Guest writer Mike Bersiks takes a look at the Bok players and rates the game against Ireland.

Sounds a bit clichéd, but it really was a game of two halves. The Springboks were rubbish in the first forty, kicking aimlessly, and unable to build any momentum on attack because of dropped passes. One positive was that Ireland looked quite ineffective in attack, but Bok indiscipline allowed Jonathan Sexton too many easy shots at goal. The Bok forwards must have got a kick in the arse at halftime because they took control in the set piece and at the gain line after the break. Probably the most pleasing aspect of the second period was how the Bok defence once again rendered Ireland unable to seriously threaten the try they needed to win. My impression of the players individual performances:

15. Zane Kirchner – I’m not a fan but Kirchner had a good game. Solid under the high ball and a nice little sidestep and booming clearance from a restart in the second half. Kirchner’s type of game will do just fine on the heavier Northern Hemisphere fields but I guess my resentment of Kirchner lies more with his (lack of) qualities in attack. When Kirchner tries to run the ball it only highlights the gulf in class between him and the standout fullback in world rugby, Israel Dagg.

14. JP Pietersen – A little hard done by with a yellow card for a silly early tackle that came in the first half when the Boks only seemed capable of making error after error. If that tackle had been made in Durban you feel referee Wayne Barnes would only have penalised Pietersen, but the Irish crowd was baying for his blood. Had a couple of nice runs without ever really being able to break free – including a pearler of a hand-off on Sexton – and his defence was physical and up to scratch.

13. Jaco Taute – He’s come in for a lot of criticism but I like Taute at centre. He runs hard and looks for offloads to keep the attack alive and there was nothing wrong with his defence against the Irish. However, I do feel that Juan de Jongh can feel a bit short-changed by coach Heyneke Meyer. De Jongh deserves some game time on this tour given his Currie Cup form.

12. Jean de Villiers – The captain’s best game for the Boks since the series against England. He exploited some soft Irish defence in the inside channel by bashing his way through Sexton and Gordon D’Arcy a few times, giving the Boks some good front-foot ball.

11. Francois Hougaard – Didn’t see much ball although he was unlucky that one nice piece of footwork in the first half didn’t come to more when he wasn’t able to offload. Booted one great touchfinder. In defence he got stood up by the equally fleetfooted Keith Earls on one occasion but was good in the second half, making some important one-on one tackles.

10. Pat Lambie – Some very aimless punts upfield to start the game but got into it as the Bok forwards took control. Lambie’s distribution was good and he made a little line-break in the second half as his confidence grew. Also prominent in defence with 12 tackles made and none missed. Knocked over the kicks he should have got, and missed the hard ones at goal for a personal  tally of three penalties and a conversion. I would persist with him, and give him more licence to have a go at the line himself.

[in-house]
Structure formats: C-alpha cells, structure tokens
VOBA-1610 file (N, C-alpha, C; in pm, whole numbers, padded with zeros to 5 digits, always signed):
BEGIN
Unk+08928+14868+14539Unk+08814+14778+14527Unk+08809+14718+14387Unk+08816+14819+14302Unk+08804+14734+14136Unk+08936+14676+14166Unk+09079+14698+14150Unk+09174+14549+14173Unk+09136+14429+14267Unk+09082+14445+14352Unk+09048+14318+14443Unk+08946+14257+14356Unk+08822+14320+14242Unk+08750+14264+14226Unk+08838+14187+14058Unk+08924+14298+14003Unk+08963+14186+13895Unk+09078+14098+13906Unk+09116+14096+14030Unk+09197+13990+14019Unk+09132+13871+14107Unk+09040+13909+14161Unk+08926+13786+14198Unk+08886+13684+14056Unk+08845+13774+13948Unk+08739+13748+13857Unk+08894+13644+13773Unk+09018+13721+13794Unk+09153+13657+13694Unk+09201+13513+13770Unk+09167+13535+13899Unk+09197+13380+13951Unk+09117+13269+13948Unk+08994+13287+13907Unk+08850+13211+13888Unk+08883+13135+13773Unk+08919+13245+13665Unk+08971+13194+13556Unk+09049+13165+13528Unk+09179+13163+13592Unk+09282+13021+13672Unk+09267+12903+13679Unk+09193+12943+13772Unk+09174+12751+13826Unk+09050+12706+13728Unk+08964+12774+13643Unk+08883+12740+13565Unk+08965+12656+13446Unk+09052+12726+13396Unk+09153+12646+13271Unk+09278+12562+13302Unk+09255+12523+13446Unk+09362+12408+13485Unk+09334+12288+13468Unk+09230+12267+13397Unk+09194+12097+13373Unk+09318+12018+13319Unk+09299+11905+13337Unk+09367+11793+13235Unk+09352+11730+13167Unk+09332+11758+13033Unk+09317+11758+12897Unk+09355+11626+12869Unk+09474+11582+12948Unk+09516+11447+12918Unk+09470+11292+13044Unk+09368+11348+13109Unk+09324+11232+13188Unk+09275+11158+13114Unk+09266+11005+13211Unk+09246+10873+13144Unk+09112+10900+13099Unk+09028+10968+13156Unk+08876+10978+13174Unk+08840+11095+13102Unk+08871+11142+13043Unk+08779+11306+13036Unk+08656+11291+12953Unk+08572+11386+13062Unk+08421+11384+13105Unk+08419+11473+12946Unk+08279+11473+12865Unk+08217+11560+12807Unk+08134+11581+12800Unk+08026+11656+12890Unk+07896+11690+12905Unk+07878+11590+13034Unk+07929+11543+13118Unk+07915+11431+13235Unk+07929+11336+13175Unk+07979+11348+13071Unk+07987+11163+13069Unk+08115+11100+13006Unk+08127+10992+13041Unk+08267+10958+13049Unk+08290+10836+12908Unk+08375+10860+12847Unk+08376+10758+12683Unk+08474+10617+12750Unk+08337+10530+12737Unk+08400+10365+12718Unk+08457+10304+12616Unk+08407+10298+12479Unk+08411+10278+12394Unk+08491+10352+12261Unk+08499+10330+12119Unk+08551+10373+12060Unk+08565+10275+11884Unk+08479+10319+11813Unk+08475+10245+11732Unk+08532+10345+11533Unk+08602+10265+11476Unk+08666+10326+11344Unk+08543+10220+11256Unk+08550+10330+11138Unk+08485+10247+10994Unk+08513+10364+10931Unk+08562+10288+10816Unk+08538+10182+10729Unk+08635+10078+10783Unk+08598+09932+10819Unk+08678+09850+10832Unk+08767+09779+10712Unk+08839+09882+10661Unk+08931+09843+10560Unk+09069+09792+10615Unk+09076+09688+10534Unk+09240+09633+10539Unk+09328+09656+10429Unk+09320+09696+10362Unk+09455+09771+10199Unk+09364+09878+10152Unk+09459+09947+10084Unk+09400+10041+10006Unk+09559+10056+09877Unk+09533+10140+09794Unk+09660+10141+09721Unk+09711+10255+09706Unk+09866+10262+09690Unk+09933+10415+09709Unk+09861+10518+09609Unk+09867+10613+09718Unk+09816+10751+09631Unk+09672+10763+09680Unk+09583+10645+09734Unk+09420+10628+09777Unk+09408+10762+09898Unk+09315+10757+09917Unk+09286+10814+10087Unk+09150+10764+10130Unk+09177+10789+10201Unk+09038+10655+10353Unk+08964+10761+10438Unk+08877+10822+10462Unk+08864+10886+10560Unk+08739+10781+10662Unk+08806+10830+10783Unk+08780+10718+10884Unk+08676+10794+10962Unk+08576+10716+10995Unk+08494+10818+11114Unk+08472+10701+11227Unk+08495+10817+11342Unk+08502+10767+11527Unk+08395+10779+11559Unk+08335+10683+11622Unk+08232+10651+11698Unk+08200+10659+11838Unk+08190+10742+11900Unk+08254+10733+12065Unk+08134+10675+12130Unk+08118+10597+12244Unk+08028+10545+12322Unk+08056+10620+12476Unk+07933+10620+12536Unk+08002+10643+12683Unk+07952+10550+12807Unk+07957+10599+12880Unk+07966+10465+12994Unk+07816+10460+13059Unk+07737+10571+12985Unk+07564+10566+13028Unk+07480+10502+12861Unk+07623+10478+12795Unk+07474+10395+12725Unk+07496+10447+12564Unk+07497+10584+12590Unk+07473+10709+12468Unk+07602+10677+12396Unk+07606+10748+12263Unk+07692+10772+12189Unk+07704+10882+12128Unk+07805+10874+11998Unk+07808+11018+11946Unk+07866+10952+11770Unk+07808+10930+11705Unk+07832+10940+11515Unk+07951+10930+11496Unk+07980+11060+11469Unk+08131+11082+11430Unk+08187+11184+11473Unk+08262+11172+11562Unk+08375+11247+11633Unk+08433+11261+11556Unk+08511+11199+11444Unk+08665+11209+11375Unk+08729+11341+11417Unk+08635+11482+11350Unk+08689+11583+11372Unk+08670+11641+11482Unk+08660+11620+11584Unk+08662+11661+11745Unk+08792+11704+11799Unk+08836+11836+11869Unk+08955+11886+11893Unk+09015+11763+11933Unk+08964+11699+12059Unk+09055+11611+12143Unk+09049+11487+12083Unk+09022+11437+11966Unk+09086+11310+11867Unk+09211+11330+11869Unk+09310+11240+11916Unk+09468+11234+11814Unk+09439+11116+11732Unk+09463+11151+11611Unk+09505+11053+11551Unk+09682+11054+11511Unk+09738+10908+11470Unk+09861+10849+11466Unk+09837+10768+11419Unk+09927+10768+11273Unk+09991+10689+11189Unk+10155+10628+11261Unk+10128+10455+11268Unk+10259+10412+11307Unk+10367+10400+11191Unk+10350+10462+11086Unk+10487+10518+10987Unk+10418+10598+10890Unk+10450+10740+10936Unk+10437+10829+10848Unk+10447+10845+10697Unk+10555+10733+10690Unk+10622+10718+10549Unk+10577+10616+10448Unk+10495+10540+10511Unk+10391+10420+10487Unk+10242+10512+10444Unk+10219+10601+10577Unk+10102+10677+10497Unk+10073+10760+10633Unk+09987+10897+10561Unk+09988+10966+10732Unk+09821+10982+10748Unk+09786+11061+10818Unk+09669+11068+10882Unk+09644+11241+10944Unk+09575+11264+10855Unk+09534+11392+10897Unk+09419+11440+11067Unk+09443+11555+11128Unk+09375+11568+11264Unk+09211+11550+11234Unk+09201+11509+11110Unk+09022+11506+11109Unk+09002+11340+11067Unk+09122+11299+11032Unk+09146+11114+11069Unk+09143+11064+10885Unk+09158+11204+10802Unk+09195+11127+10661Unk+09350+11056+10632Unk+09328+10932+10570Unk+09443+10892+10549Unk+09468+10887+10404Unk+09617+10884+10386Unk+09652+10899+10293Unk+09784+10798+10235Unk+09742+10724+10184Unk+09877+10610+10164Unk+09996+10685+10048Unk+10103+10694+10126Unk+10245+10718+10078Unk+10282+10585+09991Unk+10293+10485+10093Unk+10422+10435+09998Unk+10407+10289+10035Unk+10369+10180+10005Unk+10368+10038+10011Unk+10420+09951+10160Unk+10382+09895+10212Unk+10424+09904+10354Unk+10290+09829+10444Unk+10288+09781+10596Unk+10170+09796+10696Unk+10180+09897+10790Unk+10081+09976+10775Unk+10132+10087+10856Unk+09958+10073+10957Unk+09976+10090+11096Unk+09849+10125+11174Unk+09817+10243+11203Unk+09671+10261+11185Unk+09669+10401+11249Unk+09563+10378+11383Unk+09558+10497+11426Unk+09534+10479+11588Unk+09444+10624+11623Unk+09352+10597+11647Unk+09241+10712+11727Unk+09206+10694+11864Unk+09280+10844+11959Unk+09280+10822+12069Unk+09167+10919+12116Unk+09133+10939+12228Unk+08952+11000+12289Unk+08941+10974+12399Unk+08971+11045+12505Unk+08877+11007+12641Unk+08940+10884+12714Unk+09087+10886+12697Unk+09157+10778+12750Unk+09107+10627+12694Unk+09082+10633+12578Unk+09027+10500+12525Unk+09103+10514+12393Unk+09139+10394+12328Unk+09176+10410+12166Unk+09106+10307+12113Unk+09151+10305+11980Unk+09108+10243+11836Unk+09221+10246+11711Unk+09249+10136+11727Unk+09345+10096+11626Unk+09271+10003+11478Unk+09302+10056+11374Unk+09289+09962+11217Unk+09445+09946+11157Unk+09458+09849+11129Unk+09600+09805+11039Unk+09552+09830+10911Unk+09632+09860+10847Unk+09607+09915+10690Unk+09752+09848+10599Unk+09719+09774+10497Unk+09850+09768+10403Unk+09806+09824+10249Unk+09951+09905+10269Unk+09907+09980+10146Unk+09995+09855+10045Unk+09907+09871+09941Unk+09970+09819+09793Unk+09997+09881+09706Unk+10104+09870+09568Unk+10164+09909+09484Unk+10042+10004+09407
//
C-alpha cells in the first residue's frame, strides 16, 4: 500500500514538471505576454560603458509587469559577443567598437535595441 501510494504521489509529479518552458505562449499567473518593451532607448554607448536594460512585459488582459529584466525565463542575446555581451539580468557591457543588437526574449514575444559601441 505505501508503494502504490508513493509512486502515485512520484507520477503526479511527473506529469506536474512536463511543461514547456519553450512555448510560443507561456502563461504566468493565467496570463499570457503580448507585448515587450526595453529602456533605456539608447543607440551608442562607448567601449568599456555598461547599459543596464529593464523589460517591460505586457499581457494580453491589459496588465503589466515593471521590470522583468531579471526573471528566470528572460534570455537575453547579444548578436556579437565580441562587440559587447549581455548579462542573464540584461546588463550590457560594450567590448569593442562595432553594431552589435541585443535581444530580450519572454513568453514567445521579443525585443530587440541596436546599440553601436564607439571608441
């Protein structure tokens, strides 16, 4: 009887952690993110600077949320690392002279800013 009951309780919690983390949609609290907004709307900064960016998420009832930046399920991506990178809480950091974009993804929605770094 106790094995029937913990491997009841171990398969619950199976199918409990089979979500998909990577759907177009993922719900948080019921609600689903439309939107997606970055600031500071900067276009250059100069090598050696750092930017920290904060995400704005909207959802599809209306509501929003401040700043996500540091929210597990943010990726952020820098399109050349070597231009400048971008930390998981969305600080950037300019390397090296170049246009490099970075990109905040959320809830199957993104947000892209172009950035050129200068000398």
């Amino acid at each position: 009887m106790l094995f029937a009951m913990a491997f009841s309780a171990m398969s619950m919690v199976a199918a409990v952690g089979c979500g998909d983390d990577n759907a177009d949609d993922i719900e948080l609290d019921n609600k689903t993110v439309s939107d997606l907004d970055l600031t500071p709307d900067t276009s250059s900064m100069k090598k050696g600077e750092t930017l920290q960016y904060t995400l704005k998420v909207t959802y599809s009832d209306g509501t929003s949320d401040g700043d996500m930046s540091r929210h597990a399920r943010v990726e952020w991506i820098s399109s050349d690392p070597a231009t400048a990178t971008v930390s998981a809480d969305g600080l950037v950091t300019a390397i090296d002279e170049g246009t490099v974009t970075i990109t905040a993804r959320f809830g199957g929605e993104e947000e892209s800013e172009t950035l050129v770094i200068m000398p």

9. Ruan Pienaar – Quite a good game marked by a try when he dived over a ruck. Pienaar cleared the ball quickly and generally took the right options when he decided to run, kick or pass..

8. Duane Vermeulen – A workmanlike rather than standout performance but he did little wrong on the night. Didn’t get much ball in hand but defended well – tackle stat of 13/0. Another player that you feel will do well on the Northern hemisphere fields.

7. Willem Alberts –  Quite a few Irishman will wake up the morning with Alberts shaped bruises after another good display of crash tackling. He didn’t make too much impact with his ball carries in a tight game. I only wish that the Boks could think up a few good variations to get Alberts taking offloads on the shoulder of the ball carrier like the All Blacks do with Kieran Read rather than just bashing it up in the predictable pod.

6. Francois Louw – He can also feel pleased with his performance based more on workrate than anything flashy. Louw was a bit anonymous in a scrappy first half but stole some good ball in the second period as the Boks started to dominate the gain-line collisions. Top tackler on the day with stats of 16 made, none missed. Another player that needs to be used as more than just a battering ram to see his full value with ball in hand.

5. Juandre Kruger – Kruger didn’t play poorly but for me the jury is still out on him. He’s mobile and gets around the park well but his defence for a tight forward leaves a bit to be desired. The memory of Ben Alexander brushing him out the way to win the game for Australia in Perth lingers on and all of his tackles against opposition forwards seem to end in Kruger being driven backwards as he takes them to ground. His speciality is the line-outs but SA only threw one ball to him as number five jumper in the whole match.

4. Eben Etzebeth – Another good performance for the young ‘Yster’. Took most of SA’s line-out ball and stole one from Ireland. Threw himself about with the sort of relish for physical contact that we have come to expect. The only blemish I noticed was a ball getting stripped off him in contact close to Ireland’s line when SA looked poised to score.